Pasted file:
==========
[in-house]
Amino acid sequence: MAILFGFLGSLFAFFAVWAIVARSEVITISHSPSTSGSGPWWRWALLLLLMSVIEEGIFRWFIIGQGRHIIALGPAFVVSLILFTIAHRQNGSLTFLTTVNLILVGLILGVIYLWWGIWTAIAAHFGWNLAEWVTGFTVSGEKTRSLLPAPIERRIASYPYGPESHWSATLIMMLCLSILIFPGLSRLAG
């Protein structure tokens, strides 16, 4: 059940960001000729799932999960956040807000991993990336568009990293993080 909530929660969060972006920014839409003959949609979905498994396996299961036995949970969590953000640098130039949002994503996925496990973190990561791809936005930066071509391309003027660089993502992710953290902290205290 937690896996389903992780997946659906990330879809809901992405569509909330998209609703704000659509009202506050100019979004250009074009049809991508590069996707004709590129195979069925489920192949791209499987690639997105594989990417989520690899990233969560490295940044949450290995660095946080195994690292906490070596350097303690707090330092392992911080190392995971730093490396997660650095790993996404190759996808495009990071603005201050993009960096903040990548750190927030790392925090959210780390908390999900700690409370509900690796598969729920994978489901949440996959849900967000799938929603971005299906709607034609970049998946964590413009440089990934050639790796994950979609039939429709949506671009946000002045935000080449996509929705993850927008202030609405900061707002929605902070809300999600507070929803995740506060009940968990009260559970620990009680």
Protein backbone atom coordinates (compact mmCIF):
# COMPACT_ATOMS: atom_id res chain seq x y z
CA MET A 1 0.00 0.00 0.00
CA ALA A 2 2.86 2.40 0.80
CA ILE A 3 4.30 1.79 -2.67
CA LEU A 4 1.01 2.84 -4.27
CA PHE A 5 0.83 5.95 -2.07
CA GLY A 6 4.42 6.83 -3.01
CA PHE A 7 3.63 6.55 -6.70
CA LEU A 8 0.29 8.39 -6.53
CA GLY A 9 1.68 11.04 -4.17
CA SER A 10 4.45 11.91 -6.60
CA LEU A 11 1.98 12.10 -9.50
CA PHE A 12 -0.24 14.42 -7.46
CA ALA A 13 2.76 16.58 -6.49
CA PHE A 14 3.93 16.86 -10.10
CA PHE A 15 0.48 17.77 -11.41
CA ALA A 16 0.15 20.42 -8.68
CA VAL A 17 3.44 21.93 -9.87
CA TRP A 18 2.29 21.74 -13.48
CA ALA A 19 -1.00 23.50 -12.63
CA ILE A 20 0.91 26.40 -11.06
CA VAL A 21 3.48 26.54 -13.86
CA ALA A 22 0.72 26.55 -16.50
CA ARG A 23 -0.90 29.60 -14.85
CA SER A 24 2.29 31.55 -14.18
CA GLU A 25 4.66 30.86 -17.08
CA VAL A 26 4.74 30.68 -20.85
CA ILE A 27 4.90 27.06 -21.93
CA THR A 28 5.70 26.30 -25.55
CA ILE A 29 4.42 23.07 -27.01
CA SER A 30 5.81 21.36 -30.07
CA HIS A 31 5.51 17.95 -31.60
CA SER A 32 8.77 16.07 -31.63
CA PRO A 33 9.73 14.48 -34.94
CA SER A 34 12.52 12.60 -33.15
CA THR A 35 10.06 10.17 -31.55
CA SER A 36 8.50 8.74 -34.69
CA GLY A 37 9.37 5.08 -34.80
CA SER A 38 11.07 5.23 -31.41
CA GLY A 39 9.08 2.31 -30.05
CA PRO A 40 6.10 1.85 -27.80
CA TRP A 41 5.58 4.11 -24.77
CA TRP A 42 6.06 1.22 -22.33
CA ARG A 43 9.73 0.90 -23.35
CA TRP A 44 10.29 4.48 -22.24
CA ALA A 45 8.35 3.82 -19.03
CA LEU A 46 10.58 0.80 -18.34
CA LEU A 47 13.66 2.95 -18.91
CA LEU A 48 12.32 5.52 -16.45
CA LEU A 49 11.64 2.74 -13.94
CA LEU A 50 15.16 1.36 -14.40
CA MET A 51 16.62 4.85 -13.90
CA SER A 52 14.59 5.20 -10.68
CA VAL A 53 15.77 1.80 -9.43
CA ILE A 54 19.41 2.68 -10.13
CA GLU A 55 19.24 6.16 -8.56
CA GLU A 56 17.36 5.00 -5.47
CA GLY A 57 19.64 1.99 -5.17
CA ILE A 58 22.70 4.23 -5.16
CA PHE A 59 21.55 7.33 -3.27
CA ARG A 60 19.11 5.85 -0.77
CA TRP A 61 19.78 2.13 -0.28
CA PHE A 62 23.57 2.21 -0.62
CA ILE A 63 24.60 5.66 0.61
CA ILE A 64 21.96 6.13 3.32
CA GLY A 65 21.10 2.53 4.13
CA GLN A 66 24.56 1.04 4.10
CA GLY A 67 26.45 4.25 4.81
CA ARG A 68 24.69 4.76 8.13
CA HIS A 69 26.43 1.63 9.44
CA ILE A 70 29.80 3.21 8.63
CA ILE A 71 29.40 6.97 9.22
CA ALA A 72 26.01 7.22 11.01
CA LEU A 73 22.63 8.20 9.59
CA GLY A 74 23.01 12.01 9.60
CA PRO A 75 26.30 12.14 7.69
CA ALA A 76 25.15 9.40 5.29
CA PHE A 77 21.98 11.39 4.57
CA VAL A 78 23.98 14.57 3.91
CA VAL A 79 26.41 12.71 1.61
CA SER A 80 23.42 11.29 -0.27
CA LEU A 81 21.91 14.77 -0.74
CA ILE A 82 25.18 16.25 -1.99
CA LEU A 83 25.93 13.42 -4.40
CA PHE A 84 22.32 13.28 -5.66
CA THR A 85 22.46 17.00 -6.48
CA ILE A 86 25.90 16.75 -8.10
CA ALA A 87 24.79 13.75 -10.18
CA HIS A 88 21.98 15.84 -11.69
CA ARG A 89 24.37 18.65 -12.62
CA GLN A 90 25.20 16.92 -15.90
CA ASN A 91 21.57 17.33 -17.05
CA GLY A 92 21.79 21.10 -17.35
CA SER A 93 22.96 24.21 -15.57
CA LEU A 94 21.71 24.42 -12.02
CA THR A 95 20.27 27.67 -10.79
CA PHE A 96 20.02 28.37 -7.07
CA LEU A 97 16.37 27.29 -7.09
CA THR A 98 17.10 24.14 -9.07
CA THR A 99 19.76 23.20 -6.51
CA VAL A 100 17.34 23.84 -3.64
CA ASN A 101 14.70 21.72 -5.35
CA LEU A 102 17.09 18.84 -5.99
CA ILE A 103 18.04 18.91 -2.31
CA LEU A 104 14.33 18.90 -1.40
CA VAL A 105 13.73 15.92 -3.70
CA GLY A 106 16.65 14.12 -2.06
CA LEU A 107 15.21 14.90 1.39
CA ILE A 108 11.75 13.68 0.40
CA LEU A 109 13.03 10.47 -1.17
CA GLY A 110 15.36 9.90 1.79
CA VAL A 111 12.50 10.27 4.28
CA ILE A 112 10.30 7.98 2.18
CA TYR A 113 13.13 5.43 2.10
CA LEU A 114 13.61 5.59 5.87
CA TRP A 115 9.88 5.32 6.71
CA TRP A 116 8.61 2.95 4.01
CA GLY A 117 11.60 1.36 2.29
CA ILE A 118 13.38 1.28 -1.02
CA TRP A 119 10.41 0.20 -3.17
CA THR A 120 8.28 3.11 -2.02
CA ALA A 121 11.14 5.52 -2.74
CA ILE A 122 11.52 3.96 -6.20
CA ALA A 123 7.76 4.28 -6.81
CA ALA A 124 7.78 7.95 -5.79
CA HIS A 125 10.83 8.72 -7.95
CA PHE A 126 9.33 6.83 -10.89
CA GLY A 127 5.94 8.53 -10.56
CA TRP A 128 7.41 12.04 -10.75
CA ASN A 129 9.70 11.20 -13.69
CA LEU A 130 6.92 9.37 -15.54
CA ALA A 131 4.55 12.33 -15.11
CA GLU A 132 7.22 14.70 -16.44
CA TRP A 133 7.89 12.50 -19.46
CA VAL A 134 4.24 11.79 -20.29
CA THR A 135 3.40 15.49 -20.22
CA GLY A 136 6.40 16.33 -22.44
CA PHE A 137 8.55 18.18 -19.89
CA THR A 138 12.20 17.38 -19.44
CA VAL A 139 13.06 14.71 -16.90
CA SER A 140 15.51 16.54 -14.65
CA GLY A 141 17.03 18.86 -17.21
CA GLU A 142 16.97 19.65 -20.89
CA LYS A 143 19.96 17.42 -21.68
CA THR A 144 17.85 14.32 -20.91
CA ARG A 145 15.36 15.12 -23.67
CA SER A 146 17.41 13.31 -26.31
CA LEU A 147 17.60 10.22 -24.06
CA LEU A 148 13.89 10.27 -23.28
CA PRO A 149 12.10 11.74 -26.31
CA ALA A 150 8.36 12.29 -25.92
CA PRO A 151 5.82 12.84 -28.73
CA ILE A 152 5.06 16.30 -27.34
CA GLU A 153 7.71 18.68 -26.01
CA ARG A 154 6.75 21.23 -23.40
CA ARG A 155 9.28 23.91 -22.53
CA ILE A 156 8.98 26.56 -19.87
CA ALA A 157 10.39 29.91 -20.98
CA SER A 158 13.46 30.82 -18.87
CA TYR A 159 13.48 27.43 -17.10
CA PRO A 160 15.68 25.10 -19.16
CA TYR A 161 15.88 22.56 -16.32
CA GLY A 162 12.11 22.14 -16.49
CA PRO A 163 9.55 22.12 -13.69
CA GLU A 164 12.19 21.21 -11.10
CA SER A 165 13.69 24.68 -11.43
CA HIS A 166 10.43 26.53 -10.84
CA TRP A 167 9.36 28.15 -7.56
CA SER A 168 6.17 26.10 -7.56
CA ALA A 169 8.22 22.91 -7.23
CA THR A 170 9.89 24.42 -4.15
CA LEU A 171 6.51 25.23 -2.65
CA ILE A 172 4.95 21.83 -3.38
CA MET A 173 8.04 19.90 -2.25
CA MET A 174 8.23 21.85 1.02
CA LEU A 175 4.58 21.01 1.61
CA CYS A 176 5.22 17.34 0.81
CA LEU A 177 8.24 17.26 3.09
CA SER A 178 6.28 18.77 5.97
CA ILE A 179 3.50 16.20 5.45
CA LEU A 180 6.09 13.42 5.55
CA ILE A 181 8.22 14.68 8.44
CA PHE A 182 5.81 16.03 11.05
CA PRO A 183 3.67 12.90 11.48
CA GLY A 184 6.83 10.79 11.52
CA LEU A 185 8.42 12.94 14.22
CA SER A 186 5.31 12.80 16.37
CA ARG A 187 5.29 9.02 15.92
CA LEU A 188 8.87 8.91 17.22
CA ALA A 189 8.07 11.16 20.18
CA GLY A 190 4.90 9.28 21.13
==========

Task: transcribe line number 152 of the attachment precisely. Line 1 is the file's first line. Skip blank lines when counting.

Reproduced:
CA LEU A 147 17.60 10.22 -24.06